“The second quarter is going to be devastating for the service companies,”warns Conway Mackenzie – the largest U.S. restructuring firm – adding that, despite slashing thousands of jobs, delaying (or scrapping) billions in capex amid the prolonged rout in oil prices, “there are certainly companies that are going to die.” As Bloomberg reports, oil drillers will begin collapsing under the weight of lower crude prices during the second quarter and energy explorers who employ them will shortly follow with oilfield-service providers are facing a “double-whammy.” As we noted here, there are more than a few candidates for this ‘death’ list as it appears increasingly clear that what was considered an “unambiguously good” narrative for the nation is anything but…
Companies that drill wells and manage fields on behalf of oil producers will be the first to fall after the benchmark American crude, West Texas Intermediate, lost 57 percent of its value in seven months, said John T. Young, whose firm led the city of Detroit through its 2013 bankruptcy.
Oil companies have slashed thousands of jobs, delayed billions of dollars in projects and dropped or scaled back expansion plans in response to the prolonged rout in crude prices. For oilfield service providers that test wells and line the holes with steel and cement, the impact of price reductions forced upon them by explorers will start to pinch hard during the second quarter, Young said Thursday.
“The second quarter is going to be devastating for the service companies,” Young said in a telephone interview from Houston. “There are certainly companies that are going to die.”
Oilfield-service providers are facing a “double-whammy,” he said. Even as oil companies are demanding 20 percent to 30 percent price reductions, they’re also extending wait times before paying their bills, enlarging cash-flow gaps for the drilling and equipment firms, he said.
The amount of projected 2015 oil and natural gas output a company has hedged is a strong indicator of whether they’ll be able to pay their bills, he said. Another important metric is how much is drawn on revolver loans, Young said.
“I’m telling them they really have to keep an eye on this stuff and you’ve got to be the squeaky wheel,” he said. “You’ve got to start filing liens if you see a company starting to go down.”
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Wondering who is top of the list? As we detailed previously, there are plenty…
Readers will be most interested in the “restructuring/bankruptcy” option, most applicable for Group 4, because these are the names which, all else equal, will file for bankruptcy first.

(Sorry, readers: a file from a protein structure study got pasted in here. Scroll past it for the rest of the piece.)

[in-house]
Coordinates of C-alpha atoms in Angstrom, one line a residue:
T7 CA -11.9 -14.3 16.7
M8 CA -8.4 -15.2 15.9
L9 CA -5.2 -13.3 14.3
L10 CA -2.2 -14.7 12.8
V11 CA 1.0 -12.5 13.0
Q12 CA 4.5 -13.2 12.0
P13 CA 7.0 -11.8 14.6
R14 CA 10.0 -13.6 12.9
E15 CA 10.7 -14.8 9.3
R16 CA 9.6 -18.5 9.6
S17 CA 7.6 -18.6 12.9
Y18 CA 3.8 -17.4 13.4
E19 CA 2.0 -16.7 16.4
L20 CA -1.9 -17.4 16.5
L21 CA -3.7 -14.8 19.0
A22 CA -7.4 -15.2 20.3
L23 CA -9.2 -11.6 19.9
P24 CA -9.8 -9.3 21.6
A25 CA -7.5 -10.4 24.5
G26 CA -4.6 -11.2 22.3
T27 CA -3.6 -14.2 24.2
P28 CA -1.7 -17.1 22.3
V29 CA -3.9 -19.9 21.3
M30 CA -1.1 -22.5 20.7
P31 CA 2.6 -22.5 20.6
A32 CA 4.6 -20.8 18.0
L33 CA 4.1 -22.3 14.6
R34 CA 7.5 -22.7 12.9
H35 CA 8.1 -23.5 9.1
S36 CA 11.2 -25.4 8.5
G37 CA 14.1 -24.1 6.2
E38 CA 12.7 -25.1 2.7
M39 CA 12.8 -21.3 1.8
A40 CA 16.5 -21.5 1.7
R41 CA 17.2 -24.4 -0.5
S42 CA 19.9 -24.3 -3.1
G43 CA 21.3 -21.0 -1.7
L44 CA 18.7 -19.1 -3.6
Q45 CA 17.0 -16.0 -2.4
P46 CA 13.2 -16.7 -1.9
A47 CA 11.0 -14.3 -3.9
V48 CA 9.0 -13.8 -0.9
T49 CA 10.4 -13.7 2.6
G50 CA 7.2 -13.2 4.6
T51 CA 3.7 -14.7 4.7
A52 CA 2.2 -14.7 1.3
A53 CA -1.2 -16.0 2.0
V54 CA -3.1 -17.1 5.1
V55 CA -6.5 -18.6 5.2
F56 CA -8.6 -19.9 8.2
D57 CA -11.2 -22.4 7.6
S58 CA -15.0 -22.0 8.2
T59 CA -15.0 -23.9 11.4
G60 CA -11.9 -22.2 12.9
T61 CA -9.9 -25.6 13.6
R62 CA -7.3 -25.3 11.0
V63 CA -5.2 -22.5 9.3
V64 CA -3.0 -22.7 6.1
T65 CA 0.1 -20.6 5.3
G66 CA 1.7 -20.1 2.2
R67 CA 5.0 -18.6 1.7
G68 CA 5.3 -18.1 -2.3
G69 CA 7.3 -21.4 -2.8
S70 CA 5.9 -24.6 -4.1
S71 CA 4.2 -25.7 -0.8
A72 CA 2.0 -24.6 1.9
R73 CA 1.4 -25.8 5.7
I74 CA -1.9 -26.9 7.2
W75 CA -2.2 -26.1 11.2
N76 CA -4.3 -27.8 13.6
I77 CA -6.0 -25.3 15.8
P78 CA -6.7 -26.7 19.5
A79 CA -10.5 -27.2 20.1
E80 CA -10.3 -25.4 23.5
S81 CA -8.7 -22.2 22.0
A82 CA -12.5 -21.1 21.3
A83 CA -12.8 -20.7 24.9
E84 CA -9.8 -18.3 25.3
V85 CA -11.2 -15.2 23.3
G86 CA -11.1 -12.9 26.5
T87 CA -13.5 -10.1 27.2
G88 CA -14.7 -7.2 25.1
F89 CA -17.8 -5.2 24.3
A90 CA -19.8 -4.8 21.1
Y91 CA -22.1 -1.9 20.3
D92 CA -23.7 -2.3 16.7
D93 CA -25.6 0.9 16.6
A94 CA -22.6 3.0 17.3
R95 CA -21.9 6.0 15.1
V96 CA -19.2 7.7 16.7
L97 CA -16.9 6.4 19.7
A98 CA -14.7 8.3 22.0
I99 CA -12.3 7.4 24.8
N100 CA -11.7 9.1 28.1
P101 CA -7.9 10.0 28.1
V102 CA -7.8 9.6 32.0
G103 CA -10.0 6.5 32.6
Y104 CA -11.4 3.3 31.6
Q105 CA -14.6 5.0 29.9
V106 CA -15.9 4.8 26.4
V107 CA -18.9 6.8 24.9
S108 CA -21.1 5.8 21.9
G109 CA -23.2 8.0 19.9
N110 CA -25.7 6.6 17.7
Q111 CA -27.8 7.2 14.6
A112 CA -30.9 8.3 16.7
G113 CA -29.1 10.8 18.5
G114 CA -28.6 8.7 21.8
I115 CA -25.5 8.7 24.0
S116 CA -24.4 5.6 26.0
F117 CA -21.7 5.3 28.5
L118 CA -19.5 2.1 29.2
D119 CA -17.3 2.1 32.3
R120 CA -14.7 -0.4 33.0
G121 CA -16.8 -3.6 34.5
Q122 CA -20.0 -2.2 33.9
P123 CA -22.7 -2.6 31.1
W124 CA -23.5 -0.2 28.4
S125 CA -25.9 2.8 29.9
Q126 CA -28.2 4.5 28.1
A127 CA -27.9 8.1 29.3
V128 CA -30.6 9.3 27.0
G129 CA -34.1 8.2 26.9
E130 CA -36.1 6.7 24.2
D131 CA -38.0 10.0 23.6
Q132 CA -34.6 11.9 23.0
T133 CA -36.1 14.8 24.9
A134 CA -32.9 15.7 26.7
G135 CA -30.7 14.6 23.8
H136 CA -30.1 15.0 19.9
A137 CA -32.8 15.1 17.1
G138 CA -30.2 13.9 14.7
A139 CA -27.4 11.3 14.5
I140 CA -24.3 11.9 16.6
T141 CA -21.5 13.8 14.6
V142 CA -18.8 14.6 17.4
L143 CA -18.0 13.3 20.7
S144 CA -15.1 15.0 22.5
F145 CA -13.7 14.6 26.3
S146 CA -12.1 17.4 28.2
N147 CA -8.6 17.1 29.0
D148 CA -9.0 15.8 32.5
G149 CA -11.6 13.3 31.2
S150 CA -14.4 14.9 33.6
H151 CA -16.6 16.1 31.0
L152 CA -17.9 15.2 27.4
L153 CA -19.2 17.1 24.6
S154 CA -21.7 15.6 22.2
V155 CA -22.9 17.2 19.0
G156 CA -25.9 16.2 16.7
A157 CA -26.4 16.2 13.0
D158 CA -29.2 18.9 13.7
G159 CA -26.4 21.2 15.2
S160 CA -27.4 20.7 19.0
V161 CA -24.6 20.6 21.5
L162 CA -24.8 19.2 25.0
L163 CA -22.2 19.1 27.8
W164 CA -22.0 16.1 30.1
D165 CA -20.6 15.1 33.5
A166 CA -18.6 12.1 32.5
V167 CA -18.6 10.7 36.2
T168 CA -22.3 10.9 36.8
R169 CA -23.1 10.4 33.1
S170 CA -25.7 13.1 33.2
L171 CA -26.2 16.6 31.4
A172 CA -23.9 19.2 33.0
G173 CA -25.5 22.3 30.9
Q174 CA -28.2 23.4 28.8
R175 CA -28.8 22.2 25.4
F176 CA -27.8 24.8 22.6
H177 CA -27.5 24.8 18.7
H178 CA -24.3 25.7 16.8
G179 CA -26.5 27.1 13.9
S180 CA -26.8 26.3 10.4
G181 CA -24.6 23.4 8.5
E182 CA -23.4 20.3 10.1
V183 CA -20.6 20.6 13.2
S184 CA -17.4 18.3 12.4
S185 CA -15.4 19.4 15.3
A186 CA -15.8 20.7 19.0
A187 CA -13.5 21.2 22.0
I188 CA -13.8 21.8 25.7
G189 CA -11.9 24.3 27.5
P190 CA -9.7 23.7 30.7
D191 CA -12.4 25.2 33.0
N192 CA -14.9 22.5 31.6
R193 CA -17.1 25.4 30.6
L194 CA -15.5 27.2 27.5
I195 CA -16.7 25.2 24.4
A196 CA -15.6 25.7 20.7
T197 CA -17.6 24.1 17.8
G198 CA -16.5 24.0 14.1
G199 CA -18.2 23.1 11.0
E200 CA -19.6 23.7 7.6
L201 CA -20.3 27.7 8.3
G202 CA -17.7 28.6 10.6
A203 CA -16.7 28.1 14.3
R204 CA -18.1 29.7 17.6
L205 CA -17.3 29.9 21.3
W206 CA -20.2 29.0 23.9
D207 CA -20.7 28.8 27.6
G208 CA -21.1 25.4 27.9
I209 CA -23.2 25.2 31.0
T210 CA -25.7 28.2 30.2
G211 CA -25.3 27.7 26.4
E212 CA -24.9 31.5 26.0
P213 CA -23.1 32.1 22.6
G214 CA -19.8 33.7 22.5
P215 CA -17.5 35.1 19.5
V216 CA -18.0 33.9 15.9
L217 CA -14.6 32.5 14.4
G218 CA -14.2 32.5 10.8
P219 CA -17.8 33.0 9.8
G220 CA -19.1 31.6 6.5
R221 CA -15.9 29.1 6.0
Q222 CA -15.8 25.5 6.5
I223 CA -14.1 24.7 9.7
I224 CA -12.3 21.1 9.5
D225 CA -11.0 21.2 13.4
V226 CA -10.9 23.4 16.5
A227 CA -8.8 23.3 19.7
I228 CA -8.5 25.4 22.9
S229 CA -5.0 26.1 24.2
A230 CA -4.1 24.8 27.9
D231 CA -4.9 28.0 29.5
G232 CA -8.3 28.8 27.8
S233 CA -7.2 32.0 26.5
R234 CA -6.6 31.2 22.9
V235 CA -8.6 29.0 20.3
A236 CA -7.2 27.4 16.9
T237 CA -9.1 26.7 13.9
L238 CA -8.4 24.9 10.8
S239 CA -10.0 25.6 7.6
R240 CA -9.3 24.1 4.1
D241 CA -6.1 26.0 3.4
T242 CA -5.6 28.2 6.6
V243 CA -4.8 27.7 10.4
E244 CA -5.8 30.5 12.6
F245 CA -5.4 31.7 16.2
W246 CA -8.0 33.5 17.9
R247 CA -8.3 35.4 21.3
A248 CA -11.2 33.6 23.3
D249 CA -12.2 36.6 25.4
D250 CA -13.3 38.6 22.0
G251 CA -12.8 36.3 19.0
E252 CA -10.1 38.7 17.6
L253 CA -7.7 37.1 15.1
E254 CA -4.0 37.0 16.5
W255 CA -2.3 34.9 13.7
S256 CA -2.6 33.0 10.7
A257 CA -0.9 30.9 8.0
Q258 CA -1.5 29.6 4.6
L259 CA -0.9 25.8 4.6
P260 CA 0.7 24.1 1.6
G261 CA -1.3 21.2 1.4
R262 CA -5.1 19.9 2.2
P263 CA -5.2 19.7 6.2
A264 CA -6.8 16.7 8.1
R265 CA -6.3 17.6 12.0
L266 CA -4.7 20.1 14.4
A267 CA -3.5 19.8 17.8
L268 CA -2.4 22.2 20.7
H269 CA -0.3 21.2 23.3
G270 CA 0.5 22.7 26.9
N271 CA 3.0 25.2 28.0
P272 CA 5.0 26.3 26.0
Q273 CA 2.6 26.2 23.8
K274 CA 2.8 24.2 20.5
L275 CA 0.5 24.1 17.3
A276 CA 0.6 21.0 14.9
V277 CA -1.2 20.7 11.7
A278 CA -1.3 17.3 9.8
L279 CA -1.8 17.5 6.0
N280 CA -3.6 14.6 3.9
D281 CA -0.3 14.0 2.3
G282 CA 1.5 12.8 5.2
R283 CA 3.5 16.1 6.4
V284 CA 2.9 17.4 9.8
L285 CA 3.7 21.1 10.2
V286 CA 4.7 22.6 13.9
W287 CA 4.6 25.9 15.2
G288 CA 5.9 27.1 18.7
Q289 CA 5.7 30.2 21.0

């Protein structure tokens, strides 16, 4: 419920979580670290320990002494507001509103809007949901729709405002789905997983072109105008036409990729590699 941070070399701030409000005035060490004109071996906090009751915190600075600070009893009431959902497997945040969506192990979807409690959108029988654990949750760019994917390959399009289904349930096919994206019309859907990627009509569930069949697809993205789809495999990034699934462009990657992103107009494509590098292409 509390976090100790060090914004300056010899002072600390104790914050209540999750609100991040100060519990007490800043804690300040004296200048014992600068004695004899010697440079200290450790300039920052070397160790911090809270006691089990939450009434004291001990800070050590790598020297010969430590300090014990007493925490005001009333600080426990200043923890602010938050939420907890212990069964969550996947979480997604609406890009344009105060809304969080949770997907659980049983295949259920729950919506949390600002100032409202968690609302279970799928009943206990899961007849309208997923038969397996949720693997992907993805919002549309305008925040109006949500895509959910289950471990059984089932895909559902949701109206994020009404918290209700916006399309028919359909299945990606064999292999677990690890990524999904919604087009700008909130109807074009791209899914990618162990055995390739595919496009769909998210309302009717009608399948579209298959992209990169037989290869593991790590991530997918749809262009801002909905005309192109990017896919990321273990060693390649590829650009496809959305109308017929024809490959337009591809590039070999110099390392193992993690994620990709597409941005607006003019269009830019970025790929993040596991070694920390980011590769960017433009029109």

This is what Goldman’s Jason Gilbert has to say:
We believe oil market weakness presents H&Y E&P management teams with difficult decisions. For certain stronger companies, the challenge may be one of deciding if and when to high grade the portfolio through M&A. For some weaker companies, the decisions may be more stressful, with many lower-quality names being forced to consider (1) selling themselves, (2) restructuring/filing for bankruptcy protection, and/or (3) bolstering liquidity through asset sales and/or second lien debt issuance.
We have created a 2×2 matrix, shown in Exhibit 1, where we classify E&Ps according to both asset quality and balance sheet strength. In Exhibit 2, we provide the backup data on each company that justifies its classification in the chart below.
The matrix in question:
Group 4: Weak balance sheet/weak assets
This group includes companies with leverage above 2.5x and assets we rate “B-“ or lower. Names we highlight are Approach Resources (NC), Exco Resources (NC), Goodrich Petroleum (NC), Halcon Resources (IL), Magnum Hunter (NC), Midstates Petroleum (NC), Rex Energy (NC), Sabine Oil & Gas (U), Samson Investment (NC), Sandridge Energy (IL), and Swift Energy (U).
We view management teams in this group as facing the most difficult decisions. Given the general lack of “core” assets, we believe strategic interest from a larger acquirer is less likely than for Group 3. Furthermore, with the bonds in this group generally trading below $80, we believe 101% change of control provisions act as de facto “poison pills” for acquirers.
Given high leverage and the lack of strategic interest, we believe many companies will need to seek alternative sources of capital.While the options here will vary case by case, we note that most of these names have secured debt baskets that can be used to bolster liquidity. Based on the phone calls we receive, investor interest in this type of security remains high, which suggests to us we will see robust second-lien issuance as soon as the conclusion of 1Q earnings. The bottom line is that, for now, we think investors should tread lightly in this group, despite the average bond yield of 19% (excluding obviously distressed names Swift Energy, Samson Investment, and Sabine Oil & Gas).
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As Conway McKenzie’s John Young concludes:
“When I saw WTI hit $65, I thought we’re going to be really busy with restructurings,” Young said. “When it hit the $40s, I knew we were looking at outright liquidations.”